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Time After Time: Patek Phillipe Watches

At Patek Philippe's new workshops, age-old craftsmanship meets state-of-the-art technology
Nancy Wolfson
From the Print Edition:
Vince McMahon, Nov/Dec 99

(continued from page 1)

Norbert de Patek, an exiled Polishcavalry officer, had moved to Geneva sometime in the 1830s, where he studied painting. He soon became intrigued, however, with the beauty, intricacy and marketing potential of the high-quality watches being made in Switzerland. In 1839 he founded Patek, Czapek & Co. with his then-partner Franciszek Czapek, a naturalized Pole of Czech origin, who was a master watchmaker. The firm started with about six workers, whose yearly output amounted to 200 pocket watches. In 1844, while visiting a trade exhibition in Paris, Patek met Jean Adrien Philippe, a French watchmaker, who was presenting an extremely thin pocket watch that could be wound and set at the stem, without a key, by means of a winding crown.  

The next year, Patek hired Philippe and split with Czapek, who wanted the company to focus on mass production (he subsequently started his own watch company). It wasn't until 1851, however, that Patek changed the firm's name to Patek Philippe & Co. As technical director and head watchmaker, Philippe was responsible for horological breakthroughs, such as the invention of the so-called "slipping" mainspring, which led to the development of the automatic winding system in wristwatches.  

Patek masterminded the commercial side of the business and traveled the world selling his unique timepieces. His diary is a revealing gauge of that time. On an 1854 trip to the United States (where Tiffany & Co. was selling his watches), Patek noted, "Life in New York is very expensive.... The cheapest cigar [is] 4 cents...a small bottle of wine, $1."  

Patek's watches quickly gained prominence. At London's Crystal Palace Exhibition in 1851, Queen Victoria purchased two Patek Philippe watches, one for herself and one for Prince Albert. In Rome on March 4, 1858, Patek recorded the sale of a Hunter pocket watch, No. 13549, to Mr. Alexander Pushkin, lieutenant in the Imperial Guard in St. Petersburg and the son of the famous Russian writer, Alexander Sergejevitch Pushkin. And in 1867, another Hunter watch, an 18-karat-gold model, was commissioned for Pope Pius IX, who had made Norbert de Patek a count 15 years earlier. Other luminaries who have owned Patek Philippe watches over the years include Pyotr Tchaikovsky, Marie Curie, Albert Einstein, J. P. Morgan, Henry Graves Jr., Clark Gable, Duke Ellington and Andy Warhol.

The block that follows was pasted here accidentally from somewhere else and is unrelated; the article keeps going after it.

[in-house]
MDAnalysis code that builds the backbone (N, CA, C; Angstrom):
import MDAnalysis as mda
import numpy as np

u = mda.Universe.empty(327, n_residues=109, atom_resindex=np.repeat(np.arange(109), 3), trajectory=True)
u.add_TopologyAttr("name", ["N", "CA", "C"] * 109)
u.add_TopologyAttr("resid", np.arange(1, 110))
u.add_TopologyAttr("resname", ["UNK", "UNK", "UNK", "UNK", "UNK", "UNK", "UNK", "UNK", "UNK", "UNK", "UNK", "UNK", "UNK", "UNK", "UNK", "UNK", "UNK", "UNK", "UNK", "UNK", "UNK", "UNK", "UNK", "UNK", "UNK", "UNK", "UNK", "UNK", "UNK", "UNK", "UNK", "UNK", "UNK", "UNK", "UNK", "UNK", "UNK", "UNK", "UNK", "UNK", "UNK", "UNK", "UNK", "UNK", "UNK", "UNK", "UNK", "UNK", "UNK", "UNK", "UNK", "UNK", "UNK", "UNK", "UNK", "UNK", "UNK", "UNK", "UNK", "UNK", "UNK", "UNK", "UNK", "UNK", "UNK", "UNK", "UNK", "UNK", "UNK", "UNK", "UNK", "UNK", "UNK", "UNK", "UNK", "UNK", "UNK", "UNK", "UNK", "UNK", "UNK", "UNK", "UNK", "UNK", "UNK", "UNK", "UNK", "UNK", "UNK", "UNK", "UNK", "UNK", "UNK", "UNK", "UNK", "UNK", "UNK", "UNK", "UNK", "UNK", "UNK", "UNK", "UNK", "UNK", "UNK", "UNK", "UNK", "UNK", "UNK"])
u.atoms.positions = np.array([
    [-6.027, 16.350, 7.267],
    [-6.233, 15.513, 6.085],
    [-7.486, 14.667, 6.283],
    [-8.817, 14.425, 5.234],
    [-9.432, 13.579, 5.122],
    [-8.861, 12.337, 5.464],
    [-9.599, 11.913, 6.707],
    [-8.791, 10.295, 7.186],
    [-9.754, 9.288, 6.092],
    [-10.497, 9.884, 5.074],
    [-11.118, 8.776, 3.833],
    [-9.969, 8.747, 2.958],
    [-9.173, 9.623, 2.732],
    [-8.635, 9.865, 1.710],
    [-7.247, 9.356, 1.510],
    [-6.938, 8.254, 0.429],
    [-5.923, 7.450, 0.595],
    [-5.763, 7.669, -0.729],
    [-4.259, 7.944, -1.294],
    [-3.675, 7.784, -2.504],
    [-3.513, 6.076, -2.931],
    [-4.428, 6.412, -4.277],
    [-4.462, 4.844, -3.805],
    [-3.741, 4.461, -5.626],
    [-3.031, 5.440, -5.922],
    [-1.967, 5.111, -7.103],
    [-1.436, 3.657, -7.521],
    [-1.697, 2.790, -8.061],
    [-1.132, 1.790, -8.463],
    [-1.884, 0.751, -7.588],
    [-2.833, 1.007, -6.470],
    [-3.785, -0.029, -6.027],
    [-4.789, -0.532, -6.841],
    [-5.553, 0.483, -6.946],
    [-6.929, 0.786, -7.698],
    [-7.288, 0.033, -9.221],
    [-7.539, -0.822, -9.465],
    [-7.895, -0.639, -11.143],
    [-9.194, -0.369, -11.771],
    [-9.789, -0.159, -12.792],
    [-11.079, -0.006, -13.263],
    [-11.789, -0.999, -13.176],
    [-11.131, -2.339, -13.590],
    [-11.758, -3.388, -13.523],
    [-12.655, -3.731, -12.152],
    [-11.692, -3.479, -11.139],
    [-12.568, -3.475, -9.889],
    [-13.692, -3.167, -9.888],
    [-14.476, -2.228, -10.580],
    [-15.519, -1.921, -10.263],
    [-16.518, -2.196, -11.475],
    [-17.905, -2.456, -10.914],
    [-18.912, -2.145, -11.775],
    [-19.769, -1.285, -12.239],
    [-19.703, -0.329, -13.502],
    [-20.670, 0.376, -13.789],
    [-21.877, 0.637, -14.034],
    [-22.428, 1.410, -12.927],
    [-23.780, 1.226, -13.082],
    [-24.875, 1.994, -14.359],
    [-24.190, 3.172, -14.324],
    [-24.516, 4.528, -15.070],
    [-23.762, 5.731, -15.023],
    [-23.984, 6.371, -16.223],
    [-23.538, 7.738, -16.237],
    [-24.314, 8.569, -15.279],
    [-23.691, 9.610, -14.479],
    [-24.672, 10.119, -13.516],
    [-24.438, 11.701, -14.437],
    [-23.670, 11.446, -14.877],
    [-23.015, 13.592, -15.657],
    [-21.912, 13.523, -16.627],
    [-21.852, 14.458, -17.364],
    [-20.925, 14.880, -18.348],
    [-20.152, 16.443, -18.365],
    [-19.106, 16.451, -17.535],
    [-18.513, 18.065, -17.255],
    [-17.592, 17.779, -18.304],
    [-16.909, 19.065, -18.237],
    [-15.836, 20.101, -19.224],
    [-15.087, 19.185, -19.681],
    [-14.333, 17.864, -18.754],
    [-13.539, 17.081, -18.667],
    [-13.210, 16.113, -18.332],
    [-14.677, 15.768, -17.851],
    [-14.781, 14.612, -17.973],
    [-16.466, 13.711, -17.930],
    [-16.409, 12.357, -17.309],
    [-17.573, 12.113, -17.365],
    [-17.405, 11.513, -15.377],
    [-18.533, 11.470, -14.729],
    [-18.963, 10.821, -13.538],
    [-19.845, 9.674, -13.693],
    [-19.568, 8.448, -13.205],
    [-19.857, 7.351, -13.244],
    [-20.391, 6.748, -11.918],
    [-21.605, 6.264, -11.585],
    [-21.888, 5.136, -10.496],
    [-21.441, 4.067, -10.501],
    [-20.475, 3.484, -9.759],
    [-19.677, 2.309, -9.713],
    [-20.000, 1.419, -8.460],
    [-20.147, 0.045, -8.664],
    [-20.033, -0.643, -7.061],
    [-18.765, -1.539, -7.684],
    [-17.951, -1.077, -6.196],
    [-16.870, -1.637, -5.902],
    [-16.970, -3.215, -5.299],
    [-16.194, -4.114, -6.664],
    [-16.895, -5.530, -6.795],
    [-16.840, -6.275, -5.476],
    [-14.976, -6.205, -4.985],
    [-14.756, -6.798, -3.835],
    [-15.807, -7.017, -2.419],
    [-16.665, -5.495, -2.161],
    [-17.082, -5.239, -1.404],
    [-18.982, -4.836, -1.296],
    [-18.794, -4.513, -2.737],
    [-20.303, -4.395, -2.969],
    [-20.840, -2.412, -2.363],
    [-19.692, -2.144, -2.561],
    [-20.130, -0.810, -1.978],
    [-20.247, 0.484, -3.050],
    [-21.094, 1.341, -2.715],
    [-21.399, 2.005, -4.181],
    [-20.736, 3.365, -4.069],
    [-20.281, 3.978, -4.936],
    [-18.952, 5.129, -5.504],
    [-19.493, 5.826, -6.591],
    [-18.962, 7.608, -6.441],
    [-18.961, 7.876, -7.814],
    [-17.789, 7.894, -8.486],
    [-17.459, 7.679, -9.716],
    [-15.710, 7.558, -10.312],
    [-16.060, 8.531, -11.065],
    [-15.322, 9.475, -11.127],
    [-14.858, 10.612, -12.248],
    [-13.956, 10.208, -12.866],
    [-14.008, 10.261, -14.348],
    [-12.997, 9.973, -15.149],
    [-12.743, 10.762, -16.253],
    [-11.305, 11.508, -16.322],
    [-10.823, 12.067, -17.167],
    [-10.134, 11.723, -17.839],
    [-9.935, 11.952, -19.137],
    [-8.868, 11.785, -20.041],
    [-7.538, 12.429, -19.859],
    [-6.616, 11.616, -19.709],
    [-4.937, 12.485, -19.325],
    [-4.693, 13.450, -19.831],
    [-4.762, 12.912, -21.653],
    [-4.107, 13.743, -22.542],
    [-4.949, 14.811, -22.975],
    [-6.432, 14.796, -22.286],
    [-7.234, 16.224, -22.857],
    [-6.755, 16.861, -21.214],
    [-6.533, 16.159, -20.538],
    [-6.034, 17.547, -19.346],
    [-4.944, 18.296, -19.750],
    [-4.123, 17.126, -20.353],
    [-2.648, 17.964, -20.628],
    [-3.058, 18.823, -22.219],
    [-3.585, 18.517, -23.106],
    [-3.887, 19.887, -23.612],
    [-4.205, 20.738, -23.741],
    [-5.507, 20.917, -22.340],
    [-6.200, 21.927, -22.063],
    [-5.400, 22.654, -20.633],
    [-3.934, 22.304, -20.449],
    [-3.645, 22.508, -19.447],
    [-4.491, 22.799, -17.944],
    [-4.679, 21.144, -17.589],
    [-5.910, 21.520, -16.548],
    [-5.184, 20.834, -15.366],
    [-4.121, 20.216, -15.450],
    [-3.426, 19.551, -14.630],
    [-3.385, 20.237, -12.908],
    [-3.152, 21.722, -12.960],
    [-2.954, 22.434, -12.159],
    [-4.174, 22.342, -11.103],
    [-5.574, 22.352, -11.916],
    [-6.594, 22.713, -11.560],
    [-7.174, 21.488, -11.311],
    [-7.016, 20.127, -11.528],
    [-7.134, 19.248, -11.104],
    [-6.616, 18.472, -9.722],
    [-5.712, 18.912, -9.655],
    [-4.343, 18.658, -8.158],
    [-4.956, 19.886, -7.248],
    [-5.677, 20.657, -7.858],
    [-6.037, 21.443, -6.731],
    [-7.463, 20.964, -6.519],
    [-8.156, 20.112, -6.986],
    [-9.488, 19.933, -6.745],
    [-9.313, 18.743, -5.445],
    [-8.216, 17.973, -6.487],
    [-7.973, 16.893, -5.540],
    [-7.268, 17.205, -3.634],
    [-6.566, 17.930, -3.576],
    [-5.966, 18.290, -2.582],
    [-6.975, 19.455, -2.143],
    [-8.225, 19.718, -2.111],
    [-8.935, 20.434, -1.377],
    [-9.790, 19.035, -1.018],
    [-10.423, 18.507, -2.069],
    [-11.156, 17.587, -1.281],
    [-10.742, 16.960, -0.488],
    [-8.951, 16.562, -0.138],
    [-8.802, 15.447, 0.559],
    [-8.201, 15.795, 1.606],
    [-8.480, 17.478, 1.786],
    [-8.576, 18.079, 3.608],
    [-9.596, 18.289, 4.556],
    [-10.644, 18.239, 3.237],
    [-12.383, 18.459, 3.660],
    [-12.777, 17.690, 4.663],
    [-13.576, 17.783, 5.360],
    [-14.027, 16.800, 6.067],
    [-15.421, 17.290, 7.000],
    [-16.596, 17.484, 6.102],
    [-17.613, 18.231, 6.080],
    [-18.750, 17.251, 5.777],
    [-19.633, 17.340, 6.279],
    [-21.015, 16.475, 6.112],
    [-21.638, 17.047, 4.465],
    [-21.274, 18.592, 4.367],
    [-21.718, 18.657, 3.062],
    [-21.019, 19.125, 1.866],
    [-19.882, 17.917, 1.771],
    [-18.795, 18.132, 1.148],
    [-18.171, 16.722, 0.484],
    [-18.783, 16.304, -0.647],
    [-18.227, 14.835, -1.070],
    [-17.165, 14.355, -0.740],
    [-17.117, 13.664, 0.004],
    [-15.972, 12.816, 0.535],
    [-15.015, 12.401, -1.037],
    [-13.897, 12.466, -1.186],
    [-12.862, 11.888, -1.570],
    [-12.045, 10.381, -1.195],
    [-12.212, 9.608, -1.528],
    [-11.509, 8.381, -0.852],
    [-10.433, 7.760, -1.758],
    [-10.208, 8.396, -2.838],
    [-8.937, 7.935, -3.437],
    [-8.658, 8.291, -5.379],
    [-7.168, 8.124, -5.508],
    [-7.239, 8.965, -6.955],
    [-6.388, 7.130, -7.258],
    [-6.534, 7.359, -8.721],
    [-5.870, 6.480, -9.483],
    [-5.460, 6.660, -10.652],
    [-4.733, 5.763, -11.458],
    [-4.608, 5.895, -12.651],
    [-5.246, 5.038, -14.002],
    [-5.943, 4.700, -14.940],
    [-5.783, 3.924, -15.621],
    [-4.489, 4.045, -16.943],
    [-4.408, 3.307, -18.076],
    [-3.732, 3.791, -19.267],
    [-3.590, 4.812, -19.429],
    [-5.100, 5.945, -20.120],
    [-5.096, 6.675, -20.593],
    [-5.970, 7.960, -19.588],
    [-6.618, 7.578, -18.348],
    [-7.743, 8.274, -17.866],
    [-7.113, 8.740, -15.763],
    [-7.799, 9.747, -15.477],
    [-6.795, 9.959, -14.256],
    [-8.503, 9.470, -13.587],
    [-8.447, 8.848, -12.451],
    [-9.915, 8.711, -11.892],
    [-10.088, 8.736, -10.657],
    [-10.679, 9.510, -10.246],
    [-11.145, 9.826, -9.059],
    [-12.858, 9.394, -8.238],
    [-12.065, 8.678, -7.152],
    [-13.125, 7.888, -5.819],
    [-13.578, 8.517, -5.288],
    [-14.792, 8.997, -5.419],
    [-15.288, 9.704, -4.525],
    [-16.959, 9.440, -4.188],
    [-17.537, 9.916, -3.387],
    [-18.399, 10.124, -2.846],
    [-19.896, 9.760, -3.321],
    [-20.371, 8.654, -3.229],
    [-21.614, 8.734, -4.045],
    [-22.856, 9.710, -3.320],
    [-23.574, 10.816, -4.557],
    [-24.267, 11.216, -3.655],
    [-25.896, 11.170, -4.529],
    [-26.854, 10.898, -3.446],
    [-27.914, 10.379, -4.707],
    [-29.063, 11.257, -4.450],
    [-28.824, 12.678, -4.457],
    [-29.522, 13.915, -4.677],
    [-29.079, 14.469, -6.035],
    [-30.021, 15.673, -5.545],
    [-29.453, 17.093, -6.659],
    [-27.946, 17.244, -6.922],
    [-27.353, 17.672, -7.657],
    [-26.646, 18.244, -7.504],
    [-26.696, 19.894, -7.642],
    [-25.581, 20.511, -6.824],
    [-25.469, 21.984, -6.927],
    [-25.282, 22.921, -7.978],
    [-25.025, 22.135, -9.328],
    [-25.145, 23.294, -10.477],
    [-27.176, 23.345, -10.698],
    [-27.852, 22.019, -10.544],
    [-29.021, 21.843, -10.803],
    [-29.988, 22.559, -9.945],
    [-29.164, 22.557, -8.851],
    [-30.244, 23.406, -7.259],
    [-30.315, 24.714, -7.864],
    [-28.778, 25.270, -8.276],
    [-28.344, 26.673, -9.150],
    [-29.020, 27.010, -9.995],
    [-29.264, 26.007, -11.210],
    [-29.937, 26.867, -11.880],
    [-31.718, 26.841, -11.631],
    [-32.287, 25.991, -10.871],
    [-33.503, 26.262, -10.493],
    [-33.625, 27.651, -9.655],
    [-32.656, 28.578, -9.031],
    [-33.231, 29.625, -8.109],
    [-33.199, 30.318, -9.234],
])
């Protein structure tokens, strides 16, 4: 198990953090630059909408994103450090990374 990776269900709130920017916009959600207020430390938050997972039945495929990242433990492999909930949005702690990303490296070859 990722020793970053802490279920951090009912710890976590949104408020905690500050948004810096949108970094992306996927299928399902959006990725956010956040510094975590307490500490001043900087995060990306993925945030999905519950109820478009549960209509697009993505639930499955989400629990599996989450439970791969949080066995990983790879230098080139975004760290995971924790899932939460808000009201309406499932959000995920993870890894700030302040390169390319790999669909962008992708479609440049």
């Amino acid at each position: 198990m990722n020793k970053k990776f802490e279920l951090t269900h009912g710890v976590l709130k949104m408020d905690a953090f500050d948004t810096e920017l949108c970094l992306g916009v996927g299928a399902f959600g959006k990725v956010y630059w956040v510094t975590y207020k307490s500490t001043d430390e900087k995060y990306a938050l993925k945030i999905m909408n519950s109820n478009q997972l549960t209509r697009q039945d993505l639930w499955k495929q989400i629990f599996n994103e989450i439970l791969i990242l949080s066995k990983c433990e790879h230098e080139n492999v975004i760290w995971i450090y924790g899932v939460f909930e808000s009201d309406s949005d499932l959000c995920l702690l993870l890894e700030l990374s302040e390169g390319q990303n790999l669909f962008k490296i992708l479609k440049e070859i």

Patek Philippe would remain a family business for nearly a hundred years. When Antoine Norbert de Patek died in 1877, Philippe's son-in-law, Joseph Antoine Bénassy-Philippe, took over the management of the firm. Fourteen years later, when the elder Philippe retired, the youngest of his five children, Joseph Philippe, succeeded him as head watchmaker. In 1901 the firm became a joint-stock company, with Joseph Philippe as a shareholder and member of the board of directors. Joseph Philippe died in 1907, and his son, Adrien, became director of the company in 1913, a post he held until 1932.  

The Great Depression forcedthe company to put the business up for sale. An offer by Jacques David Le Coultre, who supplied the company with ébauches, or movement blanks, was rejected. Brothers Charles and Jean Stern, owners of the Fabrique de Cedrans Sterns Frères factory in Geneva that produced all of Patek Philippe's dials, succeeded in purchasing the company in 1932. In 1933 Patek Philippe resumed manufacture of its own ébauches, phasing out the remaining stock from Le Coultre. Charles Stern's son, Henri, joined the firm in 1934, and today, at 88, is honorary president. Philippe Stern is his son.  

Consistent with its reputation for precision, Patek Philippe keeps meticulous records, cataloguing every watch it makes. Each timepiece and its movement are numbered. The records list the number of the timepiece, its movement's and case's reference numbers and when, where and to whom it was sold. This makes it easy to check the specifics of any Patek watch and increases its resale value (Patek Philippe watches fetch higher prices at antique watch auctions than any other maker's, holding most world records). Also, they are rarely knocked off.  

Copying a Patek Philippe would be daunting, considering the amount of intricate detail to reproduce, much of which is not visible to anyone but the wearer. Also, there may not be much of a market for knockoffs, as the watches are anything but flashy. They are understated.  

Much of Patek's reputation rests on its 40 mechanical movements that have been awarded the prestigious Geneva Seal. The hallmark itself is stamped on the mainplate (resembling a textured, round computer chip with holes, it's the foundation upon which all the movement's parts are built) and on one of the bridges inside the movement. The seal certifies that the movement has passed muster on 12 specific technical and aesthetic requirements.  

One such requirement is that all steel pieces, including the sides, must be angled ("chamfered") and polished. Screw heads must be polished or refined and have rounded edges; the rubies must be gem-quality and polished. Jewel holes must have curved sides to minimize friction. Basically, the watchmaker must prove that each part is technically perfect and that its principles of manufacture are impeccable.  

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